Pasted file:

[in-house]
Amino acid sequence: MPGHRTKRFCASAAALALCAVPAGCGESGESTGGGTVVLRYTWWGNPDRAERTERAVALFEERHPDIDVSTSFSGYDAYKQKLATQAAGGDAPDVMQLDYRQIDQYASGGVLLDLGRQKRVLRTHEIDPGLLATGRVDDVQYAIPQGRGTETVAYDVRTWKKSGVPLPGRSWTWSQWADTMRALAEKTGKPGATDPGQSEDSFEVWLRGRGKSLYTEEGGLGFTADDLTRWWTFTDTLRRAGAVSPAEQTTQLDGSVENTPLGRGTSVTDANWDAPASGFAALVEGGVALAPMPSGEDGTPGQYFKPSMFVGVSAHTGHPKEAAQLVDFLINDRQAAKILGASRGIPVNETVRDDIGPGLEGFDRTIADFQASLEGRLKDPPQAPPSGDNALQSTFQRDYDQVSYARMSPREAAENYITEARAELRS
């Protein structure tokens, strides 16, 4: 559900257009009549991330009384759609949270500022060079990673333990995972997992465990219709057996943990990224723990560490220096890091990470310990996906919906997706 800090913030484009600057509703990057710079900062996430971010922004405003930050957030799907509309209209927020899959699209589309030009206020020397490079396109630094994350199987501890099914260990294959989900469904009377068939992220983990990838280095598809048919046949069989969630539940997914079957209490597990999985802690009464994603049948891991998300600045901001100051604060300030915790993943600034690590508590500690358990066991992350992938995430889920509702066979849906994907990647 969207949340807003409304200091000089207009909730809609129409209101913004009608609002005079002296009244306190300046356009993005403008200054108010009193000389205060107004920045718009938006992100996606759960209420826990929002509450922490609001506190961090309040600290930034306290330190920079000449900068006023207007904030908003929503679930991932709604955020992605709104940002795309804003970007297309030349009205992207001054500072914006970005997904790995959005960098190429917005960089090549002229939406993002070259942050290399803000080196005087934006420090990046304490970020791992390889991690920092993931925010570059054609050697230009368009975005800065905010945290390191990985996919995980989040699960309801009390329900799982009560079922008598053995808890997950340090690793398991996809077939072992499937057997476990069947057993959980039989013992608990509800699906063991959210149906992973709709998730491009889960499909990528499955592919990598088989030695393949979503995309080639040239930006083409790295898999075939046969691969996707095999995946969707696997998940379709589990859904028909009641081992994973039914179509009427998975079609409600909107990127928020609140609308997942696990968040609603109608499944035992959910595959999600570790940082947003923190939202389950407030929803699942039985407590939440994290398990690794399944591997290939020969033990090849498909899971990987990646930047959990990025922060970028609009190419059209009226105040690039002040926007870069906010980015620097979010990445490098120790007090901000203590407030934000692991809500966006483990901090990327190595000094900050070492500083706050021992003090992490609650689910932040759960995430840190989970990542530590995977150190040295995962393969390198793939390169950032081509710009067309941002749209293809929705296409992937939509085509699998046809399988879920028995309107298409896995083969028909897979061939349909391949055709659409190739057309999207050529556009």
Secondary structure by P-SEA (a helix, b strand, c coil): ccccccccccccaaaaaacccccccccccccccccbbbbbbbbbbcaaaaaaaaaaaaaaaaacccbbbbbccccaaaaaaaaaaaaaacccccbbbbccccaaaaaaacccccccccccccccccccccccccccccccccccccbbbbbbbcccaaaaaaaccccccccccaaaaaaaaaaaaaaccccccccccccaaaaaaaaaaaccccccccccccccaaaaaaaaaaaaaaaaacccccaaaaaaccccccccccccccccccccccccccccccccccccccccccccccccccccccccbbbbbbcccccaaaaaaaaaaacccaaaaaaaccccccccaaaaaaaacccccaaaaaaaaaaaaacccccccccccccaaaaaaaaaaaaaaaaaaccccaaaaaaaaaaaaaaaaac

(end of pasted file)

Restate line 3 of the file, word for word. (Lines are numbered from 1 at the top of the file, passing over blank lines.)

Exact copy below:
């Protein structure tokens, strides 16, 4: 559900257009009549991330009384759609949270500022060079990673333990995972997992465990219709057996943990990224723990560490220096890091990470310990996906919906997706 800090913030484009600057509703990057710079900062996430971010922004405003930050957030799907509309209209927020899959699209589309030009206020020397490079396109630094994350199987501890099914260990294959989900469904009377068939992220983990990838280095598809048919046949069989969630539940997914079957209490597990999985802690009464994603049948891991998300600045901001100051604060300030915790993943600034690590508590500690358990066991992350992938995430889920509702066979849906994907990647 969207949340807003409304200091000089207009909730809609129409209101913004009608609002005079002296009244306190300046356009993005403008200054108010009193000389205060107004920045718009938006992100996606759960209420826990929002509450922490609001506190961090309040600290930034306290330190920079000449900068006023207007904030908003929503679930991932709604955020992605709104940002795309804003970007297309030349009205992207001054500072914006970005997904790995959005960098190429917005960089090549002229939406993002070259942050290399803000080196005087934006420090990046304490970020791992390889991690920092993931925010570059054609050697230009368009975005800065905010945290390191990985996919995980989040699960309801009390329900799982009560079922008598053995808890997950340090690793398991996809077939072992499937057997476990069947057993959980039989013992608990509800699906063991959210149906992973709709998730491009889960499909990528499955592919990598088989030695393949979503995309080639040239930006083409790295898999075939046969691969996707095999995946969707696997998940379709589990859904028909009641081992994973039914179509009427998975079609409600909107990127928020609140609308997942696990968040609603109608499944035992959910595959999600570790940082947003923190939202389950407030929803699942039985407590939440994290398990690794399944591997290939020969033990090849498909899971990987990646930047959990990025922060970028609009190419059209009226105040690039002040926007870069906010980015620097979010990445490098120790007090901000203590407030934000692991809500966006483990901090990327190595000094900050070492500083706050021992003090992490609650689910932040759960995430840190989970990542530590995977150190040295995962393969390198793939390169950032081509710009067309941002749209293809929705296409992937939509085509699998046809399988879920028995309107298409896995083969028909897979061939349909391949055709659409190739057309999207050529556009």